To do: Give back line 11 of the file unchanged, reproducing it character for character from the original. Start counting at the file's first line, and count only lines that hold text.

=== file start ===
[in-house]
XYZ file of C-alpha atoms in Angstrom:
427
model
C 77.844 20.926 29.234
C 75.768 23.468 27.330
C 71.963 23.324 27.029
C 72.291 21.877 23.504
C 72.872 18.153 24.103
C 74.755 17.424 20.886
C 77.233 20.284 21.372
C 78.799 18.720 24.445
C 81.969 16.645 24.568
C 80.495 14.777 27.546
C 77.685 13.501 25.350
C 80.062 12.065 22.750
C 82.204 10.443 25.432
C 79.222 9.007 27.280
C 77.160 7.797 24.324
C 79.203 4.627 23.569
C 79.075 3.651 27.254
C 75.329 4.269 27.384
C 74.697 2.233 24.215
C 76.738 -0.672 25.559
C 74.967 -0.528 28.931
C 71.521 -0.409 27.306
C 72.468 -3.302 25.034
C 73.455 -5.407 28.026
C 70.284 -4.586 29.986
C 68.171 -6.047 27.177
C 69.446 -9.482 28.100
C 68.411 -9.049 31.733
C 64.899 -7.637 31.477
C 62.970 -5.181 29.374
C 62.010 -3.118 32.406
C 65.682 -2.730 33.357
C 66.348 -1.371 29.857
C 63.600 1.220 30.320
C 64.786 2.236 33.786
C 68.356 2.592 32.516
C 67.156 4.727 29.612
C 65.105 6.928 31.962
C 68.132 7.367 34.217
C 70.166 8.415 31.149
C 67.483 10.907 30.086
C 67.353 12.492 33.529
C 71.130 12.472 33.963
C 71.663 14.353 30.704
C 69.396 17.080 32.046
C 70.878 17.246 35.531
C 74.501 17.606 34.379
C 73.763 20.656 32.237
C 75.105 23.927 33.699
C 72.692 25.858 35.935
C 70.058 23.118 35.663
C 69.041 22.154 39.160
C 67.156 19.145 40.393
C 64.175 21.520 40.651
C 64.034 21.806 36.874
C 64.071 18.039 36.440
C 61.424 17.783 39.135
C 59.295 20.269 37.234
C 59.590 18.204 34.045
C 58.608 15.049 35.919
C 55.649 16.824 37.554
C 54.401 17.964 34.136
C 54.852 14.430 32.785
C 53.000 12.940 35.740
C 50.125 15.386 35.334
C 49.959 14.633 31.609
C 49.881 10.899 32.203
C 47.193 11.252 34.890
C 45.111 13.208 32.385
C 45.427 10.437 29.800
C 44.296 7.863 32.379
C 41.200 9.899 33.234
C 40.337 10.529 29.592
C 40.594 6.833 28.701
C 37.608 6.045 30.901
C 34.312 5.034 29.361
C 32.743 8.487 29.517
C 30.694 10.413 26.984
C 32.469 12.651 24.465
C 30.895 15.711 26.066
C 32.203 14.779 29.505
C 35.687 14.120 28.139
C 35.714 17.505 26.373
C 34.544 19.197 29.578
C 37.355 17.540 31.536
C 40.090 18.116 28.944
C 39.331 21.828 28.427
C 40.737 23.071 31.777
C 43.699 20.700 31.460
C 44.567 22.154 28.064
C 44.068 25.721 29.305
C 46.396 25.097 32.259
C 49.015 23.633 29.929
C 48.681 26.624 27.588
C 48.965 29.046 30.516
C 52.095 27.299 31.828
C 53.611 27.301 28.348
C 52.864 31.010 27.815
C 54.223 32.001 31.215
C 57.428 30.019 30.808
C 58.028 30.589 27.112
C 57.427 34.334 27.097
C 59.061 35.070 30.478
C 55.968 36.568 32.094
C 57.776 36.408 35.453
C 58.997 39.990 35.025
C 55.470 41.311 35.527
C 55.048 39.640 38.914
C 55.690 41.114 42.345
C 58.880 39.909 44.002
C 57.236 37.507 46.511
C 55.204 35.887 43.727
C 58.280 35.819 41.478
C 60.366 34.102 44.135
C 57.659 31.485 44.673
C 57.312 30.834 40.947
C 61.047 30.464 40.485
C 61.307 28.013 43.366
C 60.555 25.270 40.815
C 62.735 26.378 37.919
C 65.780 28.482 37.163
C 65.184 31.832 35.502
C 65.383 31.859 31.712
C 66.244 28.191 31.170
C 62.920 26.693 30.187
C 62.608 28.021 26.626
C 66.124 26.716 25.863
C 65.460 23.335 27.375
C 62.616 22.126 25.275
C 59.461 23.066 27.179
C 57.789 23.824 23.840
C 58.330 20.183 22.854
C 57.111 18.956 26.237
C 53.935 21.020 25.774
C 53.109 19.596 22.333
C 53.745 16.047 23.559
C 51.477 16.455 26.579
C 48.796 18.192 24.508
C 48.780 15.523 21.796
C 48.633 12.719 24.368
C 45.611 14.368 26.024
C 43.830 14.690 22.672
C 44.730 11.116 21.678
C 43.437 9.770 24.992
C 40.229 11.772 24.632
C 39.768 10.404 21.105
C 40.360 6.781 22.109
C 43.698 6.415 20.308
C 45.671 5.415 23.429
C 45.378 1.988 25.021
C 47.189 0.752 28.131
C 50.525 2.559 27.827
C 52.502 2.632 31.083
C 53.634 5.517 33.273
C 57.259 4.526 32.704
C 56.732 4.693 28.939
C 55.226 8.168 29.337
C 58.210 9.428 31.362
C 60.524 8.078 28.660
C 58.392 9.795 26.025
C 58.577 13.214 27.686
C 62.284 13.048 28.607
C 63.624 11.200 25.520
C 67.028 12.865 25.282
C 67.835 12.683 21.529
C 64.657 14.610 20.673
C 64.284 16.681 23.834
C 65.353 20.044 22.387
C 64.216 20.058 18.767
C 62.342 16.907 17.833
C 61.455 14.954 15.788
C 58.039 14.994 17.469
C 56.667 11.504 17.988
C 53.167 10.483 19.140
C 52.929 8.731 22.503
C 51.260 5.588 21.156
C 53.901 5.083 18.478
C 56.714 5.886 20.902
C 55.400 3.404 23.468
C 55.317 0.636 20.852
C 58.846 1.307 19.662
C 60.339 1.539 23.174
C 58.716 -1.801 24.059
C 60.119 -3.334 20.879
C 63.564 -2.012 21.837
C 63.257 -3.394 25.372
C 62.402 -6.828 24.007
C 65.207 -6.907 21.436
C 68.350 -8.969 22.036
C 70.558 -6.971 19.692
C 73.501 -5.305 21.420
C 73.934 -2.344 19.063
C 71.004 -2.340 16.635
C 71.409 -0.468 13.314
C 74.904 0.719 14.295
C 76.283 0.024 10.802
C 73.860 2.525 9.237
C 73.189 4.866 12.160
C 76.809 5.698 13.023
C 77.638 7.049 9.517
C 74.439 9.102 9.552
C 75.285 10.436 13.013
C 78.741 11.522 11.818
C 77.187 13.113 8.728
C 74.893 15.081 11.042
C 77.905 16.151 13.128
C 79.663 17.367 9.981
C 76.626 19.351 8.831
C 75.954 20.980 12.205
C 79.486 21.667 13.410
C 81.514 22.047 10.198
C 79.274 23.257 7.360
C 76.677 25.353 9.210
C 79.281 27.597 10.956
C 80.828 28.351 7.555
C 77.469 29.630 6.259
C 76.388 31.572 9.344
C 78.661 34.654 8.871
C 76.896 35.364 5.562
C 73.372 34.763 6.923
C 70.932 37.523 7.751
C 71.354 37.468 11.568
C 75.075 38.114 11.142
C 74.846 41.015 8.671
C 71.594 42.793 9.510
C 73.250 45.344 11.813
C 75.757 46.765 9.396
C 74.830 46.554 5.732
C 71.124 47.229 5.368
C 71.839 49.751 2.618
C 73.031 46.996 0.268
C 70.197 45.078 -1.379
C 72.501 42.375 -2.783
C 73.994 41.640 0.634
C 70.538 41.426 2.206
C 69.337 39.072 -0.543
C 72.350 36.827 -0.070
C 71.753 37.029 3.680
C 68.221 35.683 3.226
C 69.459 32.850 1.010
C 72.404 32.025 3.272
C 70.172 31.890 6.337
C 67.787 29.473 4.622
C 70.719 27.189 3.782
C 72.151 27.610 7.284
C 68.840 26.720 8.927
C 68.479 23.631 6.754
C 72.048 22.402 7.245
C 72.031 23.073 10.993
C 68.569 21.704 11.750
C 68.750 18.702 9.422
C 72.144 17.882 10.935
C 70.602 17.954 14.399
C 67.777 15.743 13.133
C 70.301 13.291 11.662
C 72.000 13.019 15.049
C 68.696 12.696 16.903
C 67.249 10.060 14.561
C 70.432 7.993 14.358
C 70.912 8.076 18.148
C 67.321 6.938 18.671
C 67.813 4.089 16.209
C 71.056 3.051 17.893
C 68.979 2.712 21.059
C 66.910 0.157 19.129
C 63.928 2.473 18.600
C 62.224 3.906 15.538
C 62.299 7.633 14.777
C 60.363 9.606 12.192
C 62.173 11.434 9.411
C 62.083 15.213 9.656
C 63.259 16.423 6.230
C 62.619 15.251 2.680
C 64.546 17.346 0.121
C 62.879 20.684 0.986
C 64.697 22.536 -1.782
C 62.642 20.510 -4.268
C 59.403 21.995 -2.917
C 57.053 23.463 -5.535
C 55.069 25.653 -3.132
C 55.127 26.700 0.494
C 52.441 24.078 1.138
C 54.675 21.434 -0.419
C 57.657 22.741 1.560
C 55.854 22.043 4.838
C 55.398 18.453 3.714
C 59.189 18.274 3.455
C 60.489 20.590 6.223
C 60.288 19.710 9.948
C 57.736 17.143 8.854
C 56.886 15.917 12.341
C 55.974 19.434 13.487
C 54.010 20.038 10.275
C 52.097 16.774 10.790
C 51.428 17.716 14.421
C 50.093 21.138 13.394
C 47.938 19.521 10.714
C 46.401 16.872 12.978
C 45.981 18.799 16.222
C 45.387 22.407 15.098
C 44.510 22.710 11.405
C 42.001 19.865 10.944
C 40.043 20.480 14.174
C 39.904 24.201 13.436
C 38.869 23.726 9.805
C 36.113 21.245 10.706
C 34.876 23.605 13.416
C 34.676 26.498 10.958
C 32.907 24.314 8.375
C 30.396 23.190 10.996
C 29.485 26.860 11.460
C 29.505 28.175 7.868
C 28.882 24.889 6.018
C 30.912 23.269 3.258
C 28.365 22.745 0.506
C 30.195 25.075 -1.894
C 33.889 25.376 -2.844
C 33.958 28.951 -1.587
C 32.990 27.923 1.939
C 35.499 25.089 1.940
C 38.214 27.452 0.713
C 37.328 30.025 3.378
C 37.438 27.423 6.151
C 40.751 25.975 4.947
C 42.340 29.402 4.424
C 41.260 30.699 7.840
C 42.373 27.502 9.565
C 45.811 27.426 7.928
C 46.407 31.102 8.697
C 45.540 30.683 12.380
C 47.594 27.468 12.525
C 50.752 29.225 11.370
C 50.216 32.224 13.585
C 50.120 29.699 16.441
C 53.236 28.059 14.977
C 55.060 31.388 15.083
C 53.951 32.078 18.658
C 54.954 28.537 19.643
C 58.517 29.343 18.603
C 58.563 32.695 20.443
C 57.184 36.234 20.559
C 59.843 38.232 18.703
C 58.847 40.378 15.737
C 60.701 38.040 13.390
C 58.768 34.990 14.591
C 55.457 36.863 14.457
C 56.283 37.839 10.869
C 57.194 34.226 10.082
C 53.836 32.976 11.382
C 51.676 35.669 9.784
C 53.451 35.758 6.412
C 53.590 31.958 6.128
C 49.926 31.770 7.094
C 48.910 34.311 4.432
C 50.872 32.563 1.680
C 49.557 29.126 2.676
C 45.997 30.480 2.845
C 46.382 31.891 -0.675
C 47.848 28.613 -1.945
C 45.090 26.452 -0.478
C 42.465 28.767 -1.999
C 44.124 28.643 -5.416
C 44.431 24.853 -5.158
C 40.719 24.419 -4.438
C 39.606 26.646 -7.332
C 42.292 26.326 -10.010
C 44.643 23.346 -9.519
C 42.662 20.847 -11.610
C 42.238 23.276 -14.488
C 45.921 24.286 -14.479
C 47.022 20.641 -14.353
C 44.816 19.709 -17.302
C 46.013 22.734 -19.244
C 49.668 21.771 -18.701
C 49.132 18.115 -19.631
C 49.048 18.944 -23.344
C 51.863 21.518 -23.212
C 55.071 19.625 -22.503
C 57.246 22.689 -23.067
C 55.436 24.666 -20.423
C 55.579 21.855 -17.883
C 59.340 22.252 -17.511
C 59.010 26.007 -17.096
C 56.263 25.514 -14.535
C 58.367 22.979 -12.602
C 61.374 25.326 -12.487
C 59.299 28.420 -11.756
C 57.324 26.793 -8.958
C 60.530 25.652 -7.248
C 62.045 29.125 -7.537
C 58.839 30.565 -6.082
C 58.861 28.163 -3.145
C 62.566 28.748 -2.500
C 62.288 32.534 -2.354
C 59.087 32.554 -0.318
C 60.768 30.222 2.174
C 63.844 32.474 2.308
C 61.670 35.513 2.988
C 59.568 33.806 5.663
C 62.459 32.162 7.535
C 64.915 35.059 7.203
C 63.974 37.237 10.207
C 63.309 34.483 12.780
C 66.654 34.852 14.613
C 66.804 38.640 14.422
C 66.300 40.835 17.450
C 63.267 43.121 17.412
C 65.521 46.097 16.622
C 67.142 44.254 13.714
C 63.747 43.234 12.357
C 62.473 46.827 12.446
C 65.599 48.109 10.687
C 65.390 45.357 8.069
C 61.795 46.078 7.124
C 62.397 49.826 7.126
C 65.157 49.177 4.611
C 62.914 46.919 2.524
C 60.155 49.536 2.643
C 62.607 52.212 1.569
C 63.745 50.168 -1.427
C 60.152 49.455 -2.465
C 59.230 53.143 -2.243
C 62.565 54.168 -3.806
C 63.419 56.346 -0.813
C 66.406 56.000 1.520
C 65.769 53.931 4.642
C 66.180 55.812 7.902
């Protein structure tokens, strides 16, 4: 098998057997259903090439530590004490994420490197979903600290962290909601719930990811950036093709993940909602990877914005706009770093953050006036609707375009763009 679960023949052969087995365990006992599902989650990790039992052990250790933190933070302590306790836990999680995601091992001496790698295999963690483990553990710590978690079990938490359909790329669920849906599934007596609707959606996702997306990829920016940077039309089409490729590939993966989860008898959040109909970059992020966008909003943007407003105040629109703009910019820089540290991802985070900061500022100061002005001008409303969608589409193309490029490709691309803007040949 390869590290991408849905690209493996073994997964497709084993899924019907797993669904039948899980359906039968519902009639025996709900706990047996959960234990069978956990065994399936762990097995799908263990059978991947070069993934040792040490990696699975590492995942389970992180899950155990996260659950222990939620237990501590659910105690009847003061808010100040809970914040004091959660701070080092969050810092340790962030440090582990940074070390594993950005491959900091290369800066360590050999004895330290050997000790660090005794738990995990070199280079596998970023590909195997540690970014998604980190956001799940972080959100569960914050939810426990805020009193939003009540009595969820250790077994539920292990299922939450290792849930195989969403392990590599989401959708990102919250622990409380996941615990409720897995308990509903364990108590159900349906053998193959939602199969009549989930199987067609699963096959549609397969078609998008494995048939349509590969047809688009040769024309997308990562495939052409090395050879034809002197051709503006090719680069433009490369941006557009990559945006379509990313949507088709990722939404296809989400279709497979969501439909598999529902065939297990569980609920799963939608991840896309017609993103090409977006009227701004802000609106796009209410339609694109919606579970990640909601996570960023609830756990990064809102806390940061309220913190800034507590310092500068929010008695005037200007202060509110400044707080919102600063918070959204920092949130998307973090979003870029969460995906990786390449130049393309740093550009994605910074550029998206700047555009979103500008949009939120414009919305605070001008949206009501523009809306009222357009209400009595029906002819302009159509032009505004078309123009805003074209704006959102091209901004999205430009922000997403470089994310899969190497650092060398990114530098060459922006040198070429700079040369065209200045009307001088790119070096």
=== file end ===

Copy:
C 77.233 20.284 21.372